Travelrific® Travel Journal

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Archive for August, 2019

California’s Largest Lake

By Linda Tancs

The Salton Sea is an inland saline lake in southeastern California, bordered on the south by the Imperial Valley and on the west by Anza-Borrego Desert State Park. The state’s largest lake (at 34 miles long), both the Salton Sea State Recreation Area and the Sonny Bono Salton Sea National Wildlife Refuge are located on its shores. The lake region boasts the most diverse species of birds anywhere in the West, recording more than 375 species. The wildlife refuge is especially important for migrating and wintering waterfowl (like geese, avocets, black-necked stilts, pintails, teal and grebes)
as well as endangered species including the year-round presence of the Yuma clapper rail.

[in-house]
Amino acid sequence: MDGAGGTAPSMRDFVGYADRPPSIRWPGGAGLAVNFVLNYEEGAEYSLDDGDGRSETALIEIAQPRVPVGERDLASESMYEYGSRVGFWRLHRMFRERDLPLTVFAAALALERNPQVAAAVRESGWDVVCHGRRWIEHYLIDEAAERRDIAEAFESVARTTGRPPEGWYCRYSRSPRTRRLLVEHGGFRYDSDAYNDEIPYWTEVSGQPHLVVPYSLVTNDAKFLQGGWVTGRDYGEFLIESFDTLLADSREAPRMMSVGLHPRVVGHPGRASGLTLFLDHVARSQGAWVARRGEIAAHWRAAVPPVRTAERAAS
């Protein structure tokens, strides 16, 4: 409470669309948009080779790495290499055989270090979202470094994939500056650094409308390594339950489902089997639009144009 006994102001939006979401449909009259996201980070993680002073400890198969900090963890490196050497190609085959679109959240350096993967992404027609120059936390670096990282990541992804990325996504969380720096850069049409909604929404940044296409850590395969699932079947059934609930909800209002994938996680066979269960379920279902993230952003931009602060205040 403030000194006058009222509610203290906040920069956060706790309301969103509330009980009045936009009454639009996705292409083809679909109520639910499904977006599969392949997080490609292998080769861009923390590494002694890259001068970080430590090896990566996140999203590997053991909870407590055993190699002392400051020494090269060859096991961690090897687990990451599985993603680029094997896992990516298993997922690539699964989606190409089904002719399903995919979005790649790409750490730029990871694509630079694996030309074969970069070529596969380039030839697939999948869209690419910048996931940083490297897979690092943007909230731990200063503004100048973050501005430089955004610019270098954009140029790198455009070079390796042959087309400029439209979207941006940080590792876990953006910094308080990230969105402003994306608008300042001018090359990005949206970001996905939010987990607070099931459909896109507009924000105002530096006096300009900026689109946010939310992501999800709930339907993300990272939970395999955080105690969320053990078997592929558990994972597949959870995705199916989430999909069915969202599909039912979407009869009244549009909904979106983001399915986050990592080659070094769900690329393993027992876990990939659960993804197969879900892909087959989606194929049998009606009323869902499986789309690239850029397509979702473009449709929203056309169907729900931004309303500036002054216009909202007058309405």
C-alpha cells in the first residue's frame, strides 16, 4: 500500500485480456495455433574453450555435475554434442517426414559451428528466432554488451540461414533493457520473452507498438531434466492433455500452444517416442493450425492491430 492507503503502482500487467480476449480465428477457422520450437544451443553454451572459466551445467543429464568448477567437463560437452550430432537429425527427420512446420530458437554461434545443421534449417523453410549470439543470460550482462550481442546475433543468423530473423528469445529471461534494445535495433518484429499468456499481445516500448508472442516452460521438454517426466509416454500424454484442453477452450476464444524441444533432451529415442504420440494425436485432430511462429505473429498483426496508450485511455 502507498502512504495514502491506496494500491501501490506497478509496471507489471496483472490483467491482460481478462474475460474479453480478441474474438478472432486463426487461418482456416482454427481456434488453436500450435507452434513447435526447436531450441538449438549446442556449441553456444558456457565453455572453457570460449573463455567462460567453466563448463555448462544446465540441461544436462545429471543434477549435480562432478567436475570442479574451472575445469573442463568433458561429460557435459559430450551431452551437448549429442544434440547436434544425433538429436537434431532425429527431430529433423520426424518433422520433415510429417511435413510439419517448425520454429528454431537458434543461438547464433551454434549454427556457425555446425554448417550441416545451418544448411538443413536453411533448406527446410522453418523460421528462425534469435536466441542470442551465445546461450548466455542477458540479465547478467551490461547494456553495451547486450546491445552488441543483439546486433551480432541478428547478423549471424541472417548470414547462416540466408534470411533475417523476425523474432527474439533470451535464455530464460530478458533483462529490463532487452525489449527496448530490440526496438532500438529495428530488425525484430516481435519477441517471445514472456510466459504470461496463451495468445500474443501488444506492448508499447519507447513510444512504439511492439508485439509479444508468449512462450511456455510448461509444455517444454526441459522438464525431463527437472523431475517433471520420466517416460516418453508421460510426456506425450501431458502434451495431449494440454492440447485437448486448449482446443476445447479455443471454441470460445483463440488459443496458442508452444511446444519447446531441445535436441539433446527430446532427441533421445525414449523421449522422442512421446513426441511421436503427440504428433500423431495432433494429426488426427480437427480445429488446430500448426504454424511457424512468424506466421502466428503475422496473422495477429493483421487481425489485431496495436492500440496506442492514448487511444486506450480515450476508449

An Archaeological Journey in Jerusalem

By Linda Tancs

Jerusalem’s Terra Sancta Museum houses artifacts culled from excavations carried out for more than 100 years by a Franciscan order. Located in the Old City along the Via Dolorosa, the museum’s new archaeological wing boasts collections from the age of Herod and from daily life in the Holy Land during the time of the New Testament writers as well as a striking stone room used by Crusaders in the 13th century. The facility is open daily.

The World of Ice Giants

By Linda Tancs